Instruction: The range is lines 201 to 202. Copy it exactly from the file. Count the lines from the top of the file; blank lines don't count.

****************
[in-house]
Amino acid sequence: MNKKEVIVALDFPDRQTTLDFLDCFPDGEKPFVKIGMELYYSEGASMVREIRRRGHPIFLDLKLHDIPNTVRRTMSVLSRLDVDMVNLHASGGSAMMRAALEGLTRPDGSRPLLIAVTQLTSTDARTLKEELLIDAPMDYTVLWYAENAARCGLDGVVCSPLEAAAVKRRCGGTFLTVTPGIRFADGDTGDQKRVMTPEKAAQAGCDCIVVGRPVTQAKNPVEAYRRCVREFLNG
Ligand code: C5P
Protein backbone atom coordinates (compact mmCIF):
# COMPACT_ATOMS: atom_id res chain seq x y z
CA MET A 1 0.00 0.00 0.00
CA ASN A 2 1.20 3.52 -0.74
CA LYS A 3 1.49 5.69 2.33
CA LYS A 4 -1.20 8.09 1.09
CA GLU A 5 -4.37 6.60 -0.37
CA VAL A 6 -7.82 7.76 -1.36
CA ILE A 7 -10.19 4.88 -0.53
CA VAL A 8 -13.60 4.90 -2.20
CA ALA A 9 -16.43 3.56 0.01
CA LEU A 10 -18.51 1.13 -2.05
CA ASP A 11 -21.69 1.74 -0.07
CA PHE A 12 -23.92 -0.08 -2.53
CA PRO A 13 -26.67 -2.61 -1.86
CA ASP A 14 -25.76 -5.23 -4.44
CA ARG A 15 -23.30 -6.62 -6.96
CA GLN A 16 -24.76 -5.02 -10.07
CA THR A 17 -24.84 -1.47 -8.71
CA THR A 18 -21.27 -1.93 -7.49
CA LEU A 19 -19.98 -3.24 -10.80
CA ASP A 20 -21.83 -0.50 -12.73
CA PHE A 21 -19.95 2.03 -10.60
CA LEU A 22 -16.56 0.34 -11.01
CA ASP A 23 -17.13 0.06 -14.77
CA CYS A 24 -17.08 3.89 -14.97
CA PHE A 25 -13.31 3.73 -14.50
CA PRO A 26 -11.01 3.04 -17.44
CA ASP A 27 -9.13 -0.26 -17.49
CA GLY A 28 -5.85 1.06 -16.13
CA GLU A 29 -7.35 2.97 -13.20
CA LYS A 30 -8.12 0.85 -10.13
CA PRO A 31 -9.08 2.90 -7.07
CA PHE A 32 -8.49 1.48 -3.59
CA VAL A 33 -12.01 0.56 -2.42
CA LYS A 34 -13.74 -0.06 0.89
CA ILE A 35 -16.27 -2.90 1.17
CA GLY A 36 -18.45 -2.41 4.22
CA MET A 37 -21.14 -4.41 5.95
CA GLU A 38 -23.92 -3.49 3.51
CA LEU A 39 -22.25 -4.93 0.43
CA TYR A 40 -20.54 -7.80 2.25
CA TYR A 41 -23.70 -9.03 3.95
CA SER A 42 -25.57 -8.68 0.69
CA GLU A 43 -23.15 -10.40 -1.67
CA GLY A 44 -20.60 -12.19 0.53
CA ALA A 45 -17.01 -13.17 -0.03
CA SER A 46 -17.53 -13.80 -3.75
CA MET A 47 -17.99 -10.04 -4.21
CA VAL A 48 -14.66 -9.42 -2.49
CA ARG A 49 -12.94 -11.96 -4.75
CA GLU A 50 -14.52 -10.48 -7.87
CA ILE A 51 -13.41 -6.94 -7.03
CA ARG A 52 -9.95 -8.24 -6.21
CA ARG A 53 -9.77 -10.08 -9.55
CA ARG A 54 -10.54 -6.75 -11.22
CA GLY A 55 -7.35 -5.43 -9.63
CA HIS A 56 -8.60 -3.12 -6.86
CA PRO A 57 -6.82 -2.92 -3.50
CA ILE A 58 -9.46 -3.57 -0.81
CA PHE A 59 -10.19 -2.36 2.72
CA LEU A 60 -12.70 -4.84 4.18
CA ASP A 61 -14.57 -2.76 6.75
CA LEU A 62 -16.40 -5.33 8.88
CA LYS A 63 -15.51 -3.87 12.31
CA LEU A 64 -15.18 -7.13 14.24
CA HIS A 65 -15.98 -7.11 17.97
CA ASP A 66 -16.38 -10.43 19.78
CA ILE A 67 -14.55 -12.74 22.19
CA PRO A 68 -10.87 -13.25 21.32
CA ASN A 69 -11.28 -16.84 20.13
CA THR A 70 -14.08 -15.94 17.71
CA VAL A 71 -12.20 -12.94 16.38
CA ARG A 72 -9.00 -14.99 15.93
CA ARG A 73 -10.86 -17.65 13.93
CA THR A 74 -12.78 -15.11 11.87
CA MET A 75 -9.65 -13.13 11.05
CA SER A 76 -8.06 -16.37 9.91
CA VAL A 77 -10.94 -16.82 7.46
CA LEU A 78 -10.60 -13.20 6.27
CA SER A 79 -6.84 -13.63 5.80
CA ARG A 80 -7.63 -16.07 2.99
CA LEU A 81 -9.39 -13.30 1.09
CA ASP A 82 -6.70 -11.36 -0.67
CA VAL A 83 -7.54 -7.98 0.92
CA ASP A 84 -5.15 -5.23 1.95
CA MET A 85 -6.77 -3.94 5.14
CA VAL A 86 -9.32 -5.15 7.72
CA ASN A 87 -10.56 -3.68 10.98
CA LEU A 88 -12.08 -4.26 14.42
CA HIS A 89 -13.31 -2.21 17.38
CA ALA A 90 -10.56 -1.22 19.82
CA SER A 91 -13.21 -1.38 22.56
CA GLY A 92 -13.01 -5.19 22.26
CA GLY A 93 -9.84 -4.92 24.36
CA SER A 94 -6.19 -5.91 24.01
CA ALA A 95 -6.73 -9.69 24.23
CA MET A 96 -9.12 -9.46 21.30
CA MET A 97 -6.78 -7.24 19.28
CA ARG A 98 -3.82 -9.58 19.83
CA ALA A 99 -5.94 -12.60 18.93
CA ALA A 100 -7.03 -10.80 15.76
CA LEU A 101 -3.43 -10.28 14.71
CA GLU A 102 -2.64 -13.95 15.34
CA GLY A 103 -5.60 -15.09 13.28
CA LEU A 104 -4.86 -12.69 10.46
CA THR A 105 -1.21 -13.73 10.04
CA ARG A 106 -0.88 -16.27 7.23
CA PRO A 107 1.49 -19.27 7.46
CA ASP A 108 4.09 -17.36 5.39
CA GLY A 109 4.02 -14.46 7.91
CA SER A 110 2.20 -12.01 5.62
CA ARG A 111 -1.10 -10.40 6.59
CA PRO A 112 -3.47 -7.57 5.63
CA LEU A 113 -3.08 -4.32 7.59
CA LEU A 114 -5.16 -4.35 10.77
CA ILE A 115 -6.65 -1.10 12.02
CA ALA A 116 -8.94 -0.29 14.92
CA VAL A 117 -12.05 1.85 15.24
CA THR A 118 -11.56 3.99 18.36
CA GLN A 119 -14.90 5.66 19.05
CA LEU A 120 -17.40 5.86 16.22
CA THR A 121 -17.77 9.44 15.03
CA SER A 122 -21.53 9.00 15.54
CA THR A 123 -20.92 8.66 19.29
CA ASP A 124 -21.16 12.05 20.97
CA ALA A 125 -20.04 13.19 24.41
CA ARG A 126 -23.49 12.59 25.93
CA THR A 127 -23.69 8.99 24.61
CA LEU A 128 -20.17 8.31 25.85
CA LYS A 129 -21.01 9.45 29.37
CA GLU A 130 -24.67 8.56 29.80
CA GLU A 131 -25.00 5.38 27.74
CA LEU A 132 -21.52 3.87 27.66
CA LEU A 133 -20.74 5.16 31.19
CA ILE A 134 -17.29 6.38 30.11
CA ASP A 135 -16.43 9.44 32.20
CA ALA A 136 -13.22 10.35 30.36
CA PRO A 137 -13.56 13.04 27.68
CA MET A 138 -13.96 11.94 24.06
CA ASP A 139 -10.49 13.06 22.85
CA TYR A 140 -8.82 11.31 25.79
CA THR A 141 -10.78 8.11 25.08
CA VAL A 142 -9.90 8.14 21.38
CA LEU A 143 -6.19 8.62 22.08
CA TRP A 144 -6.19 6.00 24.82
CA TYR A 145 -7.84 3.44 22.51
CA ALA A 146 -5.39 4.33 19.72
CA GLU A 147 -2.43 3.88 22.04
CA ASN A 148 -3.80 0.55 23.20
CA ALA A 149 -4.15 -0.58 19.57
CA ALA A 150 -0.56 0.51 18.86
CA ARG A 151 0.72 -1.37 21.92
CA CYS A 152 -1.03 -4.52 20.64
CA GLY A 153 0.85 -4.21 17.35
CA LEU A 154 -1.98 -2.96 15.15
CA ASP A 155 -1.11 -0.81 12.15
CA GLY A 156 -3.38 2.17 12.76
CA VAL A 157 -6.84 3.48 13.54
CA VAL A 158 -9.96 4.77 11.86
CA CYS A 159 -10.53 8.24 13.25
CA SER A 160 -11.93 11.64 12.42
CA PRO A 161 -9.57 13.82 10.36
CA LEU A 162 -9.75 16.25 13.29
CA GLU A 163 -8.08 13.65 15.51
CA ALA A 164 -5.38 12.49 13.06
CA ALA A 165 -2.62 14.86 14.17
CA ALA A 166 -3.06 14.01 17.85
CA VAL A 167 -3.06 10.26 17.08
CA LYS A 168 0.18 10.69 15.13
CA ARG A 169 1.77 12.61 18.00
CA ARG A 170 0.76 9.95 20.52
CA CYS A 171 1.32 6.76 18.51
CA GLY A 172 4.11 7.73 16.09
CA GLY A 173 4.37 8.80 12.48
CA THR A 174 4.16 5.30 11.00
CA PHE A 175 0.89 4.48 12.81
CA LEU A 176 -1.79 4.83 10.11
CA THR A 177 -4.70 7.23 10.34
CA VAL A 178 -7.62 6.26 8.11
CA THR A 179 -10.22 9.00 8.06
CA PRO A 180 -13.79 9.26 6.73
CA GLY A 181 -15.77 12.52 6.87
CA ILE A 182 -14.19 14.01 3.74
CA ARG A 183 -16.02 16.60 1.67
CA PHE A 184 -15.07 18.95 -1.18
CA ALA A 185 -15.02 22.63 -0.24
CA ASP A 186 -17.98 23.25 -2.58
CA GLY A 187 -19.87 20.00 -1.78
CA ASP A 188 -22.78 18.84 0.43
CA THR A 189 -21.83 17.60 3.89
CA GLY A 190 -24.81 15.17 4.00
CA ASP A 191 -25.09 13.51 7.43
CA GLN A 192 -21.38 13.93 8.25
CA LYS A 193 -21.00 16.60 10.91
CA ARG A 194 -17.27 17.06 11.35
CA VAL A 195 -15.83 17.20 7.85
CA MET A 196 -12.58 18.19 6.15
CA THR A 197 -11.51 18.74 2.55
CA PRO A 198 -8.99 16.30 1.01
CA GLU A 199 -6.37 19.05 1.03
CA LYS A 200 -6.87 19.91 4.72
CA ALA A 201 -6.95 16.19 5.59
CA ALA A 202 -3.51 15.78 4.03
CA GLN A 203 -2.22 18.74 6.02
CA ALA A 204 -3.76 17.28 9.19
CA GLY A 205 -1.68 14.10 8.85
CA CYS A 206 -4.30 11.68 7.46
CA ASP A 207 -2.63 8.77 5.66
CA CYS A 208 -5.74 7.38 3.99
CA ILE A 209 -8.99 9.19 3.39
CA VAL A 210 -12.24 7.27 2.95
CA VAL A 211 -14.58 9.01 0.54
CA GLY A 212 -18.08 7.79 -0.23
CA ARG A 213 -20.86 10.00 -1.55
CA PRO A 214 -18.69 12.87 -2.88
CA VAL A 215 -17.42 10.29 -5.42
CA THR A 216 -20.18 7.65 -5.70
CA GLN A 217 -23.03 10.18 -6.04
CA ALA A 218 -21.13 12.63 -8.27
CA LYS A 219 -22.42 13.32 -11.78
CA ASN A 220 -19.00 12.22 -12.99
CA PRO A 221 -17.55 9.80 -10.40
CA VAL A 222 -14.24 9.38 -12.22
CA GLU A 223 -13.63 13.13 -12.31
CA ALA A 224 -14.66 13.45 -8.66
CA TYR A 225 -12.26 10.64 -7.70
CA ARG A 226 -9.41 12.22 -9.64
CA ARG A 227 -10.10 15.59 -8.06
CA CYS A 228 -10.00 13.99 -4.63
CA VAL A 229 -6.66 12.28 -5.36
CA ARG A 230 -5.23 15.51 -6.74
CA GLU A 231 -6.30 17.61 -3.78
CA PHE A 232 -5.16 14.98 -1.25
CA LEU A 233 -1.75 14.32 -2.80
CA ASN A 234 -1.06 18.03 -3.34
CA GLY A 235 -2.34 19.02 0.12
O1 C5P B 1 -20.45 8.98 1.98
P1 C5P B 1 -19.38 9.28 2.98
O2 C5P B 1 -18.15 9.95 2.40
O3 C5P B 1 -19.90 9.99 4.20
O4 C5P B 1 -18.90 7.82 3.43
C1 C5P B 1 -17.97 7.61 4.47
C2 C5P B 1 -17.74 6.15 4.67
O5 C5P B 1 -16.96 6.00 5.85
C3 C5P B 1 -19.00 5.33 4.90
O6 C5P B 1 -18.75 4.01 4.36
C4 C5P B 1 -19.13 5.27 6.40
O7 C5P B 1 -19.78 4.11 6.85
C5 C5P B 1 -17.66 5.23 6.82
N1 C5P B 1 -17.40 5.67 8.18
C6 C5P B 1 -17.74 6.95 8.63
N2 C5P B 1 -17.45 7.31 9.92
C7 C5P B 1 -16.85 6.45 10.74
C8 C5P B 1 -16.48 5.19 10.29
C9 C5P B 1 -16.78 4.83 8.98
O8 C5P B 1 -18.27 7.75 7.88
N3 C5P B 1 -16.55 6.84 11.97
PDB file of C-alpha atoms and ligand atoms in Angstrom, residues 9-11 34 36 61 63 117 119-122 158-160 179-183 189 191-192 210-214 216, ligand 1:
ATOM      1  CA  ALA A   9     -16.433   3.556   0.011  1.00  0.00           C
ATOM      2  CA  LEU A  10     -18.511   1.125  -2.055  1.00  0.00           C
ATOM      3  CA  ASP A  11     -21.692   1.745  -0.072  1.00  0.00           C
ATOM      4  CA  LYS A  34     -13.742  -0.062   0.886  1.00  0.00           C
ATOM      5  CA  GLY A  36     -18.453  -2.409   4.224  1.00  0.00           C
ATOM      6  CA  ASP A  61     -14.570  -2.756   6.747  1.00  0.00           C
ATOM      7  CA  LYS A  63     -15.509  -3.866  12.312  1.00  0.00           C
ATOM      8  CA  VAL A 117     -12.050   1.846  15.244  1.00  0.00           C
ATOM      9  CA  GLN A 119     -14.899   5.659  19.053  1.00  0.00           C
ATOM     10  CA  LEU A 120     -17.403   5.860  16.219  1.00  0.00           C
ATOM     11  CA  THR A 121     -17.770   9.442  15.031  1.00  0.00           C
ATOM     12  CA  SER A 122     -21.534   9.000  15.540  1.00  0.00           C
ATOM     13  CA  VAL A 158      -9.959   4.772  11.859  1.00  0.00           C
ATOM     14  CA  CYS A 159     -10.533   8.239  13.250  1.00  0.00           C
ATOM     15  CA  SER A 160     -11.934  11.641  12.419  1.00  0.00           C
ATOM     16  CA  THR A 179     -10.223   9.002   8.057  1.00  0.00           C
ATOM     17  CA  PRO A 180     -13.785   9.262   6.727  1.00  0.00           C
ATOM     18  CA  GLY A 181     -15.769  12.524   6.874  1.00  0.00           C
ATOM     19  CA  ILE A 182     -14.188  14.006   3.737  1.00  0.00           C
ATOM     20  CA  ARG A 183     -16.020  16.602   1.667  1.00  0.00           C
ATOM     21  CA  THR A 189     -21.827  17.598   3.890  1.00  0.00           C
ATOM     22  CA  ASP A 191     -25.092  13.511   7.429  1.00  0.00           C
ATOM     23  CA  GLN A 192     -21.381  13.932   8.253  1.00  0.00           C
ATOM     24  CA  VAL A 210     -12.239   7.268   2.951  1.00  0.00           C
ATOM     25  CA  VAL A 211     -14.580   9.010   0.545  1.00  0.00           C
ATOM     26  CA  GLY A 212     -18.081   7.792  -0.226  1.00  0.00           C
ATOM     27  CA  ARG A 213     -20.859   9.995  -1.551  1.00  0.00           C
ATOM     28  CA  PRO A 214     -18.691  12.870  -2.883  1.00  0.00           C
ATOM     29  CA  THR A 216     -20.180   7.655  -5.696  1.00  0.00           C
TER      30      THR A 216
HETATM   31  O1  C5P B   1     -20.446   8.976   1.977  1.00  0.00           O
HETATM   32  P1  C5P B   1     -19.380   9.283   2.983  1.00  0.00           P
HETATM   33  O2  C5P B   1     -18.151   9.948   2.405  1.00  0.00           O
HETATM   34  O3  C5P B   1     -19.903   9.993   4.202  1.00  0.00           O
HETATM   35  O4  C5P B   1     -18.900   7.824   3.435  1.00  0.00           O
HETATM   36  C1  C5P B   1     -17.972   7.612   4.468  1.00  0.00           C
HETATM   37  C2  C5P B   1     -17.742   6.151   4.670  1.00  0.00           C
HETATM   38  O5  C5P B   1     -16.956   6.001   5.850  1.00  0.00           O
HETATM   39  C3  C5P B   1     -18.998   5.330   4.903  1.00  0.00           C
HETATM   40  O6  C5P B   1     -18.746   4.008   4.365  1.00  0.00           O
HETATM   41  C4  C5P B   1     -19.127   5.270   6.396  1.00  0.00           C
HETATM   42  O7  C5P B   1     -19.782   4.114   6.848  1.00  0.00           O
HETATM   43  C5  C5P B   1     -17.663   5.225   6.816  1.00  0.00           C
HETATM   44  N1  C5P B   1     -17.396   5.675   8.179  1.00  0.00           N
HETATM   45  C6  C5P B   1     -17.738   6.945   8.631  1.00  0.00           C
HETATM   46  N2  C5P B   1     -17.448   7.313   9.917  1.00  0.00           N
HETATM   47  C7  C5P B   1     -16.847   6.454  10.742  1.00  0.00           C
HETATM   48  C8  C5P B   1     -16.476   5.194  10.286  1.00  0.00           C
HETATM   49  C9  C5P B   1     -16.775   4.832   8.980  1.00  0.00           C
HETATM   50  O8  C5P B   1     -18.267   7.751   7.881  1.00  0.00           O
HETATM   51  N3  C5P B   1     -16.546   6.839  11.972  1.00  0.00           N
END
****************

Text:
CA MET A 196 -12.58 18.19 6.15
CA THR A 197 -11.51 18.74 2.55